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Wholesale watch batteries can be quite tricky to purchase when you’re unsure what to look for. It’s important to get a better understanding of how they work before adding them to your retail collection.
Read more about button cell batteries and their distinctive features in the following guide.
It’s important to note that there are three main types, based on their chemistry: silver oxide, alkaline, and lithium. Lithium watch batteries are typically 3 volt cells, while silver oxide and alkaline are 1.5 volt cells. When choosing batteries, you can start with the voltage, as that helps you understand whether the battery is suitable for a certain type of watch. In general, the lithium ones are larger and have the prefixes CR or BR.
A battery’s capacity is expressed in milliAmp hours (mAh). This figure suggests both how much current the battery can supply and for how long it can do so. For instance, a battery which has a capacity of 60mAh will supply 60 milliAmps for an hour and 30 milliamps for two hours.
Shelf life is determined by a battery’s chemistry and storage temperature. As a general rule, at 21 degrees Celsius, both silver oxide and alkaline batteries lose less than 10% yearly, while lithium button cells lose less than 2% annually. The shelf life increases with the decrease in storage temperature. Lithium batteries last a year or two, silver oxide ones last between three and five years, and alkaline ones last for one year.
Battery prefixes depend on who makes the button cells. Manufacturers who choose the prefix SR to refer to silver oxide watch batteries typically use LR to denote alkaline button cells. Those who choose SG to refer to silver oxide batteries generally use AG to denote alkaline cells.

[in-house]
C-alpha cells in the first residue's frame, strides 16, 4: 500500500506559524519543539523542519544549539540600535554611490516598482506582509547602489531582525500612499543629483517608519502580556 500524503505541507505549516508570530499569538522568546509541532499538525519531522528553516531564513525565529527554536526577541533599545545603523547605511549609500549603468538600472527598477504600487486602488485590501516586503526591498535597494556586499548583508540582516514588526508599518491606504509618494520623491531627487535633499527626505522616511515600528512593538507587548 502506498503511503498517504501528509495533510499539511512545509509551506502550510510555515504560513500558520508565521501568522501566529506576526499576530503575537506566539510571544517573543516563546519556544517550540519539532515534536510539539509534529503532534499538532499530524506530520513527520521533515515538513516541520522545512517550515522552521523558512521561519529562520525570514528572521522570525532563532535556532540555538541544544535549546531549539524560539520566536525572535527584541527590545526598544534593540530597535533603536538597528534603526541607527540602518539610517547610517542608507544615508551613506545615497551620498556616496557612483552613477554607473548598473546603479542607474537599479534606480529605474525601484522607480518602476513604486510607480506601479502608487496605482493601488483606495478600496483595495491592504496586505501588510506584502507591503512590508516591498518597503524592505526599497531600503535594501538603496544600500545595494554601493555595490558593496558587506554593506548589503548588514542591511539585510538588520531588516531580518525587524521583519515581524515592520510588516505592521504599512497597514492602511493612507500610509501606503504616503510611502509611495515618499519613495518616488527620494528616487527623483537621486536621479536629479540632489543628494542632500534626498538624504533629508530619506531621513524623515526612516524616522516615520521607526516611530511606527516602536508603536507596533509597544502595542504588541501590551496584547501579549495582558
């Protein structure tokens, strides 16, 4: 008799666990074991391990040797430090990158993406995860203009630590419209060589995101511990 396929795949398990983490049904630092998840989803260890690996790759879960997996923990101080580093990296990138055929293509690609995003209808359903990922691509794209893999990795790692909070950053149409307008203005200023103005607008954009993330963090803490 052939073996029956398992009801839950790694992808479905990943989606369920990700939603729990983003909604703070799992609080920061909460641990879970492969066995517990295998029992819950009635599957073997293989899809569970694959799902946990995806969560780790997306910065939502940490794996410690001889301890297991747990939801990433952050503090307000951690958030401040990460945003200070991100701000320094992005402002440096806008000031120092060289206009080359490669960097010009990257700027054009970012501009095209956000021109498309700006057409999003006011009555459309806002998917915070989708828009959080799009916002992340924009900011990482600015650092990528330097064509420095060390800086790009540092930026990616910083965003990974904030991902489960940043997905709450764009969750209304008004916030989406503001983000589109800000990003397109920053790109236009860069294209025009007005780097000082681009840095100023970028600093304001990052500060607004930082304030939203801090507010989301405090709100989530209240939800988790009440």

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The letters at the end of the reference number are different. One is W and the other is SW. In the case of silver oxide ones, you’ll usually notice different suffixes for the same battery. For instance, you might see a SR1130W and a SR1130SW. SW means the battery is suitable for low drain devices, while W denotes the cell works for high drain devices. Note that SW batteries are normally used for watches without backlights.
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Button cell batteries vary in type and size. The most common watch battery types are 371 and 377 and the most common watch battery sizes are 9.5 mm in diameter and 2.1 mm in height for the 371 one and 6.8 mm in diameter and 2.6 mm in height for the 377 one.
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